Election Prep: St. Paul At the Ballot Box: What to Think About and Why!

By Neil Earle

As November 6 dawns in an imprortant election some want to groan.

No wonder after all we have been through in media this past year. So what to do?

Thankfully the hard-driving and politically astute St. Paul (see how he handled “interest groups” while on trial in Acts 23) was never shy to tell us what to think about and why on any and all occasions.

As a target of incessant hostility, persecution and eventual martydom he had “street cred” in helping Christian navigate tough times…and all times. Here are his eight prescriptions for a successful life going beyond mere survival.

They’re found in Philippians 4:8 (quoting mostly from the New King James Version).

True Blue Dependability

Whatever things are true…” gets us started. The word for “true” in the Greek is close to “alethea,” hence the woman’s name “Alethea.” It means something solid and dependable, anything which will never let us down in this world bombarding us with twitters and tweets and roller coaster news cycles. Is there anything solid we can depend upon? Think about it – what is there in your life that has been rock-solid? Paul says that this is a good subject for meditation as we go about our daily lives.

My mother fits this description. Over 90 years of busy life as a music teacher, church organist, choir leader she still retained a strong affection for the underdog wherever she met them. Once when someone was criticizing a food dish left by a poor woman down the road for a church function, mom sprang to her defense like the true-blue kindly and intelligent woman she was. “Whatever is true.” Can you think of other people you know who were or are like that? Sure you can. All is not lost. Meditate upon this and it will do your heart good.

A "Now" Book: First Century politics permeated the Apostles' ministries giving us valuable advice for today.

Next: Number Two: “Whatever things are noble…” The word refers to anything that inspires lofty, majestic thought. This may be a bit harder for us ordinary everyday people to conjure up in our day-to-day lives but majestic and lofty could mean things such as the Rocky Mountains or the Empire State Building, the Northern Lights or a day in the great outdoors. Or the remembrance of a truly worthy deed we hear about from time to time.

The Bible is full of such noble case histories. Saul, the first king of Israel, had turned into a paranoid schizophrenic trying to kill his imagined rival, the warrior David. But when Saul died fighting Israel’s enemies David chose to forget the bad and remember the good and composed the most famous lament in history. “Saul and Jonathan were lovely and pleasant in their lives…they were swifter than eagles, they were stronger than lions” (2 Samuel 1:23). David chose to remember the good about his most dangerous enemy. This characteristic empathy suffused the mental posture of the king whom God called “a man after his own heart.” A man of true nobility and one other people could follow. And did.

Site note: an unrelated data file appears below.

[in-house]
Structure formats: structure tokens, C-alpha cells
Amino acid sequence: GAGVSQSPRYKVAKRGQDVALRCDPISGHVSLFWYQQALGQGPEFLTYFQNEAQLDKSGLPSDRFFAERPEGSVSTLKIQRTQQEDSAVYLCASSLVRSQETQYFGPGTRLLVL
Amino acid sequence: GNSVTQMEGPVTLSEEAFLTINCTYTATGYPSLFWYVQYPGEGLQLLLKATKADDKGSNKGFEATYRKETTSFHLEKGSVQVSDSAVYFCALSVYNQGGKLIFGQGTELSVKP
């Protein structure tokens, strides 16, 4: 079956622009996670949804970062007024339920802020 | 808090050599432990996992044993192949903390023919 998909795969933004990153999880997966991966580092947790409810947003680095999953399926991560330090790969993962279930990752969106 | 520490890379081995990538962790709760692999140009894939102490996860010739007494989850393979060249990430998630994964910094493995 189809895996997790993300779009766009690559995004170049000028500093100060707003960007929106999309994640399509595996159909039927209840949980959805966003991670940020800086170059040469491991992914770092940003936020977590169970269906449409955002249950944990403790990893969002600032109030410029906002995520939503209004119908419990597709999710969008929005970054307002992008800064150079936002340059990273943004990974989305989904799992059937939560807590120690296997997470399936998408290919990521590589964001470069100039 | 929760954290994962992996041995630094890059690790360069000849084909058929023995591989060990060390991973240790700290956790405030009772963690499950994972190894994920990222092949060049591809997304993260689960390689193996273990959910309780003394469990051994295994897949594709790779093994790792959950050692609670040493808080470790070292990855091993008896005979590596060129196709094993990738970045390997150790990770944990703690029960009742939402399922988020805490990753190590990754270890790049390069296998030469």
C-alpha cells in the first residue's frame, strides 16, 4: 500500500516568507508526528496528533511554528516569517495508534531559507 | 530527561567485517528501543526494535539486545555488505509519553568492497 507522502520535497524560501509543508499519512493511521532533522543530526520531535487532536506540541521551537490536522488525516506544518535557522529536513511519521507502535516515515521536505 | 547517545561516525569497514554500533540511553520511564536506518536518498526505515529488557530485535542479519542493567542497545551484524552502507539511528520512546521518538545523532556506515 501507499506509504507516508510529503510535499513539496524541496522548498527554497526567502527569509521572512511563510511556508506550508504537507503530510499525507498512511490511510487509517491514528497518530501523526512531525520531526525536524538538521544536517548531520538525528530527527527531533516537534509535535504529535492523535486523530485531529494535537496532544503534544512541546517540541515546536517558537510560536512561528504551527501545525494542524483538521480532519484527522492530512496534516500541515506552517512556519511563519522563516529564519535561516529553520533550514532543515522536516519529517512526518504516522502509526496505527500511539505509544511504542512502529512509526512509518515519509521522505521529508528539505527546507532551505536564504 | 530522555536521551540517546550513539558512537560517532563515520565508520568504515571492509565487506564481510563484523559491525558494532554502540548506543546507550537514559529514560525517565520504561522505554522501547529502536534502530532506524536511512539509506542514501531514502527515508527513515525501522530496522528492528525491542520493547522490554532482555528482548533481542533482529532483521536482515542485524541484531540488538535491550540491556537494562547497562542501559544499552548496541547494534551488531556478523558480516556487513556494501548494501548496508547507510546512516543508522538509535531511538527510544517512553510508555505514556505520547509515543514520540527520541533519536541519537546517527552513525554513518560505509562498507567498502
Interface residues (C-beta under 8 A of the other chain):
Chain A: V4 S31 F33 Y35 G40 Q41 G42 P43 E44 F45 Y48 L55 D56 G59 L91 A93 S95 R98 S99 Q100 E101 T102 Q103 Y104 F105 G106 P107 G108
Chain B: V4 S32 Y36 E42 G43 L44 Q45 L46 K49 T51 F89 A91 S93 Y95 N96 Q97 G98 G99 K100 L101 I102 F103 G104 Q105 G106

We still sing his songs today. What an example!

“Duty faced, Duty done”

Whatever things are just…” We usually think of this word as meaning “fair play” or legal equity but the Bible uses it more in the same way we use the word “righteous,” “right standards,” “right dealings.” Barclay writes: “The word is dikaios and the Greeks defined the man who is dikaios as he who gives to gods and men what is their due. In other words dikaios is the word of duty faced and duty done.” Joseph – one of the unsung heroes of the Christmas story – was Jesus’ foster-father and husband of Mary. He is praised as a just man (Matthew 1:19). Remember how he wanted to treat Mary his pregnant fiancée fairly in spite of the social embarrassment inherent in her hard-to-explain pregnancy. This devotion to duty reveals the solid and steady character of the kind the world often overlooks. Joseph is a key figure in the events of Christmas.

Similarily, the elderly patriarch Simeon was considered “just and devout” and he was chosen by the Holy Spirit to announce the infant Jesus as the long-awaited Messiah to visitors at the Jewish temple in Jerusalem (Luke 2). Here again the connotation of having a righteous duty to perform and seeing it through is a key to godly character.

To be “just” is to be like God and especially is it applied in the sense of having being faithful over time. Good deeds are immensely better than good words and the Christians in Philippi knew this was a trait their pagan neighbors valued highly

People Who Imspired Jesus

Whatever is pure.” Hmm. That might seem a bit lofty and out of reach. We well know we are sinners who are always falling short. But Jesus explained it was possible to be “pure in heart” – that is, our attitudes and goals and intention at least can be pure. Pure in attitude meaning people no harm – that is a trait to highly prize. Campaign ads can be so destructive but the pure in heart, Jesus added, will get to see God.